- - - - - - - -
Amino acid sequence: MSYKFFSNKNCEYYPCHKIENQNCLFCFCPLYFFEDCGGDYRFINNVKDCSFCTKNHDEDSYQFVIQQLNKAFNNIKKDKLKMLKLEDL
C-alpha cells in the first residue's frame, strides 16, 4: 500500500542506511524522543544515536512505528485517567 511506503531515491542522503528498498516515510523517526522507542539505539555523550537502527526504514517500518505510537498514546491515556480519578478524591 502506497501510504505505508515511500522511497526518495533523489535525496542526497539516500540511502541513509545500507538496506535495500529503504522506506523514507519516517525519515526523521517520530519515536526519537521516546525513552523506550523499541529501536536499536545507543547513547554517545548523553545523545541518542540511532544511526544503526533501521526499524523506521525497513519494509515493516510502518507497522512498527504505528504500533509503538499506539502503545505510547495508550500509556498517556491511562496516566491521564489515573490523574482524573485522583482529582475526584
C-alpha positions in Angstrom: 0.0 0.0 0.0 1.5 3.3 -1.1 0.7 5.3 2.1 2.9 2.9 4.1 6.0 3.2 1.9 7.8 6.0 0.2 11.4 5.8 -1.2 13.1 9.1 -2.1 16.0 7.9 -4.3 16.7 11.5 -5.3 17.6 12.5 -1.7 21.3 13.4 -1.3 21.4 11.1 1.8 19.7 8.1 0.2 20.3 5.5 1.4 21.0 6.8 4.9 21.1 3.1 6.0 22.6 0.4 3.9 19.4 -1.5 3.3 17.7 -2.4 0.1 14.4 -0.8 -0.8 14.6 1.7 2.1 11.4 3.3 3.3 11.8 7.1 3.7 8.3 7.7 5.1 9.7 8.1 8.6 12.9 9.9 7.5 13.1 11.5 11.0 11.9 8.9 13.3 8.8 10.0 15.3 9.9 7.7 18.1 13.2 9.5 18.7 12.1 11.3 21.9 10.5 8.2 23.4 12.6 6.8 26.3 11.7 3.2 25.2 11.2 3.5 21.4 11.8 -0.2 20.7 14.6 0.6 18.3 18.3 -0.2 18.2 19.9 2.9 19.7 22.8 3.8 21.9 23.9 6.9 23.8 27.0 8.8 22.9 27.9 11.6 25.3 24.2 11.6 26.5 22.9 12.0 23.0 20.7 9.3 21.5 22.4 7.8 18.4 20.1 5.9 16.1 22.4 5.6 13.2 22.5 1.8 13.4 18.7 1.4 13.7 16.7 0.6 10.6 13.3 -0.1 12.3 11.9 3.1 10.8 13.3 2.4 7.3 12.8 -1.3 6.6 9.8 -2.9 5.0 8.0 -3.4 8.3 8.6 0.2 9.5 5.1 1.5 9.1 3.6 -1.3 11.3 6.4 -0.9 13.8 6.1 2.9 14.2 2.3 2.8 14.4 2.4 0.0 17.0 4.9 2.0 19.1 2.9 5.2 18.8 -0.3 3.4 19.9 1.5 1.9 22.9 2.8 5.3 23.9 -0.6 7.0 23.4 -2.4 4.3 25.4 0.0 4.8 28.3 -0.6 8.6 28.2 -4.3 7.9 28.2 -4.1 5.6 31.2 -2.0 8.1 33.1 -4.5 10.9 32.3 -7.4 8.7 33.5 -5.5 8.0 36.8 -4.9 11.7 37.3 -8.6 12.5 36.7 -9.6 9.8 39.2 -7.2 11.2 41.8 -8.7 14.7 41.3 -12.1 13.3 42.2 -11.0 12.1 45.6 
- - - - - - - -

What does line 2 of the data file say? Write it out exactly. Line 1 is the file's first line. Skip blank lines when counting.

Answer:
C-alpha cells in the first residue's frame, strides 16, 4: 500500500542506511524522543544515536512505528485517567 511506503531515491542522503528498498516515510523517526522507542539505539555523550537502527526504514517500518505510537498514546491515556480519578478524591 502506497501510504505505508515511500522511497526518495533523489535525496542526497539516500540511502541513509545500507538496506535495500529503504522506506523514507519516517525519515526523521517520530519515536526519537521516546525513552523506550523499541529501536536499536545507543547513547554517545548523553545523545541518542540511532544511526544503526533501521526499524523506521525497513519494509515493516510502518507497522512498527504505528504500533509503538499506539502503545505510547495508550500509556498517556491511562496516566491521564489515573490523574482524573485522583482529582475526584